One reason people give for thinking Jesus made the whip for the animals is the wording in John’s gospel: “…he drove all of them out of the temple, both the sheep and the cattle.”

But I think there is more to it than that. I think he went after the people as well as the animals. One reason I think that is because of the description: a whip of cords.

Now growing up on a farm we used to use whips (humanely, by the way), including bullwhips. Bullwhips are single tailed whips which, ironically, are not used to whip animals. Instead in the hands of a skilled cowboy the end of the whip actually breaks the sound barrier, making a loud “crack” which is actually a mini sonic boom! It is this noise that the animals react to and the cowboy uses to turn or drive animals. The whip never touches the animal.

Of all the whips I’ve seen used with livestock, however, I have never seen a “whip of cords” used on a ranch.

A whip of cords is used on people. Think of what is called a “cat o’ nine tails” kind of whip. I think Jesus is foreshadowing the fact that those kinds of whips will be used on him before he is crucified.

Another thing important for us to remember is the location of where this is happening: the Temple.

The temple was in Jerusalem, and the Jews believed that it was the place on earth where God lived. People brought sacrifices to the Temple. For many of the Jewish people, doing so meant a long trip. For example, if you were a Jew living in Nazareth, where Jesus grew up, and set out for Jerusalem, you would have a long trip ahead of you.

As the crow flies it’s about 64 miles from Nazareth to Jerusalem. But the Jewish people weren’t crows and they didn’t fly, they walked. Plus there was Samaria in the way, and since the Jews and Samaritans didn’t get along the Jews had to travel an extra distance to go around Samaria in order to get to Jerusalem.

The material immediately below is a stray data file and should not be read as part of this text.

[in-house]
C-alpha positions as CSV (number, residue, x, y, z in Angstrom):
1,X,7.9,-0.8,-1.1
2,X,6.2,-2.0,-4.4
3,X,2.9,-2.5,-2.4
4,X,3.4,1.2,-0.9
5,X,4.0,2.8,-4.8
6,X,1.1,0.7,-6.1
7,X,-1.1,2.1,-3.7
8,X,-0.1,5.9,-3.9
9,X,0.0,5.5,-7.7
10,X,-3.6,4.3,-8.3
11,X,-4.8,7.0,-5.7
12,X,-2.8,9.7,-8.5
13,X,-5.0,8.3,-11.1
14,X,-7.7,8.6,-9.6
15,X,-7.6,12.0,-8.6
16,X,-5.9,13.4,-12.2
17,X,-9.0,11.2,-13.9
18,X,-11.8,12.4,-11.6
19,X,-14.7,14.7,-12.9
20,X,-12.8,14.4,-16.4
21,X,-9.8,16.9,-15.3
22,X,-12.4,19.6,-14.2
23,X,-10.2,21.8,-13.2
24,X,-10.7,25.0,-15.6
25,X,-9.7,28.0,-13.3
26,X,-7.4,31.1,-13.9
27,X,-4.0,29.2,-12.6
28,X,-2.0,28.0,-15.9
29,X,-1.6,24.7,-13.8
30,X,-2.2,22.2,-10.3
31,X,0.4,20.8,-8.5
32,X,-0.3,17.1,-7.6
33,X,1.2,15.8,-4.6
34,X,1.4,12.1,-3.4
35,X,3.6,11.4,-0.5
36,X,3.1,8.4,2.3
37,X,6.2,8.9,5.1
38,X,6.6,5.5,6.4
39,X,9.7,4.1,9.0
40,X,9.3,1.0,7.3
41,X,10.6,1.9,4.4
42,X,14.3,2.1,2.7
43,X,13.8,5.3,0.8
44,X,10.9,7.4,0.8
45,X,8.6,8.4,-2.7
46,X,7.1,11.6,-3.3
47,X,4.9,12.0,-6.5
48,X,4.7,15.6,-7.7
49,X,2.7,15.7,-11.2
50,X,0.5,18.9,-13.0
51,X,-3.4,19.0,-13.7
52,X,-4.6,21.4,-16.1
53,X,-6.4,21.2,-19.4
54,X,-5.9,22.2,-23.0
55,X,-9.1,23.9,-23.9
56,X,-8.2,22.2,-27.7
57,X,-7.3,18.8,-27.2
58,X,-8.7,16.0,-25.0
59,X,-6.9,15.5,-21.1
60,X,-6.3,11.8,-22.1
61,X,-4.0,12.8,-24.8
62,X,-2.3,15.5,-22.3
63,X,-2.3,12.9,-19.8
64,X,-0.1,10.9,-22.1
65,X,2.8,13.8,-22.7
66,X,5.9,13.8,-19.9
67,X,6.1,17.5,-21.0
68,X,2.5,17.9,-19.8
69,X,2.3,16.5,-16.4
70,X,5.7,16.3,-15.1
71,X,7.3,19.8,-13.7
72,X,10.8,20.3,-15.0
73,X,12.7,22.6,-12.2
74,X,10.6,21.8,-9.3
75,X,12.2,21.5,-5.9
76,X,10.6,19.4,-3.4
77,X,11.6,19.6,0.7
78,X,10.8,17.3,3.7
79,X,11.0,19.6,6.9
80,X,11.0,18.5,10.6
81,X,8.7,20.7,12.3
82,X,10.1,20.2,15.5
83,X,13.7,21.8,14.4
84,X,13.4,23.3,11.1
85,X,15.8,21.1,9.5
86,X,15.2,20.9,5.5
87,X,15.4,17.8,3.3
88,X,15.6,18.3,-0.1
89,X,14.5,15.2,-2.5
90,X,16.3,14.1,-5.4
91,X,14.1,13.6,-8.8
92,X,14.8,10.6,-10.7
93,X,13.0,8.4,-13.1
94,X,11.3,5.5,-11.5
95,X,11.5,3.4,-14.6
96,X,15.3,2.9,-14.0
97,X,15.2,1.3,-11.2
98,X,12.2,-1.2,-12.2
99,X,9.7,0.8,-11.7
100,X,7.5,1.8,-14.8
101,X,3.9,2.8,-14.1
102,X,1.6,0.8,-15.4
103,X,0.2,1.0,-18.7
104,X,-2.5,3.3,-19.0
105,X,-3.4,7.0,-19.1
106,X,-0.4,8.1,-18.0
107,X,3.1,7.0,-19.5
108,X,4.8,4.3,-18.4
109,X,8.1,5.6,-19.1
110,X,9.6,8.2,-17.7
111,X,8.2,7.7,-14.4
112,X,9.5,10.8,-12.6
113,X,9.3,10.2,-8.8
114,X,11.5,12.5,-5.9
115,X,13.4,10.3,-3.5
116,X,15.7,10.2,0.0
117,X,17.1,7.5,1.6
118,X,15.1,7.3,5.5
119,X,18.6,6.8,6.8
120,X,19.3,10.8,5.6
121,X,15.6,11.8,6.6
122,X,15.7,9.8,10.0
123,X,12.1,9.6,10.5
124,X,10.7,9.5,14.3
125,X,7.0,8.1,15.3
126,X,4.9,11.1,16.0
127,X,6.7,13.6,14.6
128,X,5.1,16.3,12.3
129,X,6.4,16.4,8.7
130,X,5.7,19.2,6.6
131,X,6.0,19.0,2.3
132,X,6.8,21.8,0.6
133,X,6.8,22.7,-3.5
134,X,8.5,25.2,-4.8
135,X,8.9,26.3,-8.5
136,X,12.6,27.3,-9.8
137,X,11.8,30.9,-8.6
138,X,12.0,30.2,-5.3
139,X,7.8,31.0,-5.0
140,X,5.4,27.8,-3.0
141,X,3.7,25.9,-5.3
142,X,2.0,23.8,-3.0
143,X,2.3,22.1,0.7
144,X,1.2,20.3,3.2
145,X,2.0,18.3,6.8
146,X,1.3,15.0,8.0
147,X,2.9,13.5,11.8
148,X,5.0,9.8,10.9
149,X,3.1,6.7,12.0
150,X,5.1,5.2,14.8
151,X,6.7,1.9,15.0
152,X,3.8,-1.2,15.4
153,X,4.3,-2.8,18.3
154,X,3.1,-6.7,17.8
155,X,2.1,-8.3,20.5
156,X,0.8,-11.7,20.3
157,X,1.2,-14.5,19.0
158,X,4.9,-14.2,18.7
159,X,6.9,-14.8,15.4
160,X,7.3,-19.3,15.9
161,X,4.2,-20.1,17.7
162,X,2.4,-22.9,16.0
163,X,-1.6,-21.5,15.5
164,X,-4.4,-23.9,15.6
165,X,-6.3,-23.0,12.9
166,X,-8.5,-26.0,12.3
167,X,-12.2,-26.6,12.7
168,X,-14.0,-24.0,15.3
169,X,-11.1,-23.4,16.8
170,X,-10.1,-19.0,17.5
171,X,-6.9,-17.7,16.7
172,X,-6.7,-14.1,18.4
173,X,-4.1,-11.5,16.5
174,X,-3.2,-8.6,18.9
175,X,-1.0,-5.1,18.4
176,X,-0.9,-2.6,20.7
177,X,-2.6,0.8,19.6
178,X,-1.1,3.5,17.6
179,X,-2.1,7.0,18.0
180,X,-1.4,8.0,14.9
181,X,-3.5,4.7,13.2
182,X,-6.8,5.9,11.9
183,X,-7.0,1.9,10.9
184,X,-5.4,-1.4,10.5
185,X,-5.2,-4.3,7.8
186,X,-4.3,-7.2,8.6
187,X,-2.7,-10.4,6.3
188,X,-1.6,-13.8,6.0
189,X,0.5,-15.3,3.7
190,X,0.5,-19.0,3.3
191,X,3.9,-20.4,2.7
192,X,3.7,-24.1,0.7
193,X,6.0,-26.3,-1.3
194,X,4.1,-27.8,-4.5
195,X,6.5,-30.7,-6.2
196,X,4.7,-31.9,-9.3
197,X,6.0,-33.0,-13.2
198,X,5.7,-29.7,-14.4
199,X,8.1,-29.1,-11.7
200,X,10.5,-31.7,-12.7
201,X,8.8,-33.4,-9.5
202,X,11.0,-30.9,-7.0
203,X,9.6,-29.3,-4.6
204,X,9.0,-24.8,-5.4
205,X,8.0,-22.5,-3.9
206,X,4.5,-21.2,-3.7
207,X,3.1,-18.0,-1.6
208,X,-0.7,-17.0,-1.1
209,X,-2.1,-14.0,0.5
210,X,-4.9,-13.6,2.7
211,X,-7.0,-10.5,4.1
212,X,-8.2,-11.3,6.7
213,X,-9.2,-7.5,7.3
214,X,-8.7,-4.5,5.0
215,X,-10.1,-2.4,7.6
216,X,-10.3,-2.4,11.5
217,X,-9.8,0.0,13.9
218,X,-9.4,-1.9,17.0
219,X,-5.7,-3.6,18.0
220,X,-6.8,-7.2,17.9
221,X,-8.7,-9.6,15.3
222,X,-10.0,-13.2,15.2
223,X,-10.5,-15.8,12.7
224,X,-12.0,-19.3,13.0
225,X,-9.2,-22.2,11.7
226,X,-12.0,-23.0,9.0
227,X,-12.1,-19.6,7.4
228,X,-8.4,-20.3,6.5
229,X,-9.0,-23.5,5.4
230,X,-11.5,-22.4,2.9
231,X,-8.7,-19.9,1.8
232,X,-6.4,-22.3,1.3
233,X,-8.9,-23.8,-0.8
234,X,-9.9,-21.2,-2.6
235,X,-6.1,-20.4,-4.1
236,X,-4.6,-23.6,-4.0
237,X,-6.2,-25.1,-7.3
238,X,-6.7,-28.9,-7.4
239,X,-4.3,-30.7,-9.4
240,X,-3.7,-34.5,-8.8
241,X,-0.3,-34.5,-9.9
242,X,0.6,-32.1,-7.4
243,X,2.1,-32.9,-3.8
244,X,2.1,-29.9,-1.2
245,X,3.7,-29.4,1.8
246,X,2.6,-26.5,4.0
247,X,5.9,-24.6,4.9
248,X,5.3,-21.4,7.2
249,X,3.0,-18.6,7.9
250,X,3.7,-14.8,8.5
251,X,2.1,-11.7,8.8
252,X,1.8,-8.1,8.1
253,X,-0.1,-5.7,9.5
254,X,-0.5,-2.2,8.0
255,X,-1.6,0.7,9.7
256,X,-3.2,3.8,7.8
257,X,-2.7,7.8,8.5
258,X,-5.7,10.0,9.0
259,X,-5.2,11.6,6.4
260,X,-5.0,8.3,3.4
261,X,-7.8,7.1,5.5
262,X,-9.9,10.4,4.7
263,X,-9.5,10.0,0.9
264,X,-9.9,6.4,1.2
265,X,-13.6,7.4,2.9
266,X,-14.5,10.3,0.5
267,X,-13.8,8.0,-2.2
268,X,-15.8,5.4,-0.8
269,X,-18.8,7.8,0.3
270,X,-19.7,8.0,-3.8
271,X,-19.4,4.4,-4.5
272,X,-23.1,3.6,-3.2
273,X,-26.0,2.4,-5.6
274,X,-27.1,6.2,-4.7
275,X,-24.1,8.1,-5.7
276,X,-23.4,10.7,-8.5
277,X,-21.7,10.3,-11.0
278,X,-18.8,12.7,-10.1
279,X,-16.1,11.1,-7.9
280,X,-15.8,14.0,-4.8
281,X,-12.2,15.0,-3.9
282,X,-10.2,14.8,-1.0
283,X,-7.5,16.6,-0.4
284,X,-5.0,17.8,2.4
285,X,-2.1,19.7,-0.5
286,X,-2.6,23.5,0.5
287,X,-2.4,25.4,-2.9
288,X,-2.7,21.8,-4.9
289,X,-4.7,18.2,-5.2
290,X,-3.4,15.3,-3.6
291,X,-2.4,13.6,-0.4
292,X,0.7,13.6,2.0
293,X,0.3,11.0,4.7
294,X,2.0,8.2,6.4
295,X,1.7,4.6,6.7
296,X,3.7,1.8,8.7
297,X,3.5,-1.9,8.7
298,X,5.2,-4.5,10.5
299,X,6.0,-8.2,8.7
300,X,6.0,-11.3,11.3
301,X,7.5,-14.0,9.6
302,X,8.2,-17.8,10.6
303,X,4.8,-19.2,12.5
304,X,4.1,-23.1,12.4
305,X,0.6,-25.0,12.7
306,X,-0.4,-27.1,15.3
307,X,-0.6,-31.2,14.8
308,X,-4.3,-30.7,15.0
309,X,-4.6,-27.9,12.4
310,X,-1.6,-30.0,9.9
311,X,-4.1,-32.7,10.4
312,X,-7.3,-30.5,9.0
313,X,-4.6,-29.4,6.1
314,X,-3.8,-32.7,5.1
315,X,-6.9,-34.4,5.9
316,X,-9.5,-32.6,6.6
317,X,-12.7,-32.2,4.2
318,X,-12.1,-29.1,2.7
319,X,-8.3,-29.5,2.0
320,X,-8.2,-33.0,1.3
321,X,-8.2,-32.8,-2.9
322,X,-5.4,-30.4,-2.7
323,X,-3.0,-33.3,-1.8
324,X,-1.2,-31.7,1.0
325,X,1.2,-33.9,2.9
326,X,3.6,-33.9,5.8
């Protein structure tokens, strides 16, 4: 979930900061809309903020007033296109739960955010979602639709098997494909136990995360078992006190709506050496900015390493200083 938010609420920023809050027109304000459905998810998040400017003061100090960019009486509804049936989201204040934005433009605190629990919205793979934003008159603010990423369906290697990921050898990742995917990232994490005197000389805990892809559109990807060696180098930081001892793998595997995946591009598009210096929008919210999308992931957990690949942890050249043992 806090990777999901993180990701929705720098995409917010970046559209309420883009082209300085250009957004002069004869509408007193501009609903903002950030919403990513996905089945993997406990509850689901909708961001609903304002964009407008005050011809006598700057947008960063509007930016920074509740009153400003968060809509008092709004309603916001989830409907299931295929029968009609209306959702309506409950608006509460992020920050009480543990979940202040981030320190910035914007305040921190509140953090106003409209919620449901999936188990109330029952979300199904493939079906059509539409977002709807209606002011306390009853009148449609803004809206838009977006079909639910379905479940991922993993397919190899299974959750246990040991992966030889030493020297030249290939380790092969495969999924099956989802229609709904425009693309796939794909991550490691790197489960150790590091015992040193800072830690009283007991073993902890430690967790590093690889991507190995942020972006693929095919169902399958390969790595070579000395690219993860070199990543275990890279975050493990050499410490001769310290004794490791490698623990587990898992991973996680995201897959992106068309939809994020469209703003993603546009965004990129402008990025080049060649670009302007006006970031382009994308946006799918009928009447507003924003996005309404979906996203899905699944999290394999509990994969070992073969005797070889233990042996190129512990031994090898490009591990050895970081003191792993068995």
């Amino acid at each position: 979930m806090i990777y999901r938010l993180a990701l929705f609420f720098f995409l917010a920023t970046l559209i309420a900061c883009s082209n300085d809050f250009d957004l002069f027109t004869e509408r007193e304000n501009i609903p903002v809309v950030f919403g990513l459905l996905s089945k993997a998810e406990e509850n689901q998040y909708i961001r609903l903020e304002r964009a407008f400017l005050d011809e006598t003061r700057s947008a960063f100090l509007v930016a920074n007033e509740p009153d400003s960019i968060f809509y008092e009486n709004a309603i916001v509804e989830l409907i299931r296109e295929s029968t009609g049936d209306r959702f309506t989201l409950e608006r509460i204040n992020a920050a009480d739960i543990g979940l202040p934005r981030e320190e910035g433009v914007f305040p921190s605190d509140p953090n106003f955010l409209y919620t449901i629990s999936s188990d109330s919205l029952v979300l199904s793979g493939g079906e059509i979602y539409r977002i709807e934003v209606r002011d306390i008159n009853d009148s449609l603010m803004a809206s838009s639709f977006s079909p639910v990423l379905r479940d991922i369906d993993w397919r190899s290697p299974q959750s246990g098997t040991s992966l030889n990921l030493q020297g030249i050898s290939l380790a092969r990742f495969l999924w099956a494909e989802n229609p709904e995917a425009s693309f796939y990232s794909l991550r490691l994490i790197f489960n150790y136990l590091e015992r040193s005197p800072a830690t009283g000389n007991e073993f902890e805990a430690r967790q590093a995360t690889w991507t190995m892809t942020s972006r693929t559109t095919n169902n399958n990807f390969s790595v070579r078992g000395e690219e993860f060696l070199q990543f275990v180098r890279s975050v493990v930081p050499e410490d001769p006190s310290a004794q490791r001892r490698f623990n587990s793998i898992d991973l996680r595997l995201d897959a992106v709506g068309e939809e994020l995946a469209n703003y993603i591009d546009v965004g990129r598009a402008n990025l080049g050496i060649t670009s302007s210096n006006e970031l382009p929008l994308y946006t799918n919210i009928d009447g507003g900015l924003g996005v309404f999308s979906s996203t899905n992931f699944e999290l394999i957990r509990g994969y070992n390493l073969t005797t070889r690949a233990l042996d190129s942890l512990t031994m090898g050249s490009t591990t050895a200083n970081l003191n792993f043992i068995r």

Those who know such things estimate that such a trip would take somewhere between six days to two weeks. So if you were going to Jerusalem to offer your sacrifices, you had quite a journey ahead of you.

So just think of what you would have to carry with you for such a trip. And if you were bringing your own livestock and breads/grains to sacrifice, you would have to wrangle the livestock and haul the bread/grain all that distance with you.

So instead of doing that, many people made the journey to Jerusalem without sacrificial items and then once there they would buy the livestock and bread/grain for their sacrifices. Not only that, but if they had Roman or Greek currency, anything other than the Jewish currency called shekels, they would have to convert their currency into shekels. And while that sounds all fine and dandy, these “money changers” would charge fees for this, and some of those fees were pretty outrageous.

The ones it hurt the worst, of course, were the poor. These folks couldn’t afford cattle, goats, or sheep, so they would have to either bring or purchase doves or pigeons. (And, to be honest, if I’m poor and actually end up catching a pigeon, the odds are very high that I’m having squab for supper!

So the poor folks, who couldn’t afford bulls or sheep or goats, would bring what little money they had to buy doves or pigeons. (Jesus’ parents, Joseph and Mary, were poor folks as they brought doves to the temple eight days after Jesus was born for him to be circumcised and consecrated.)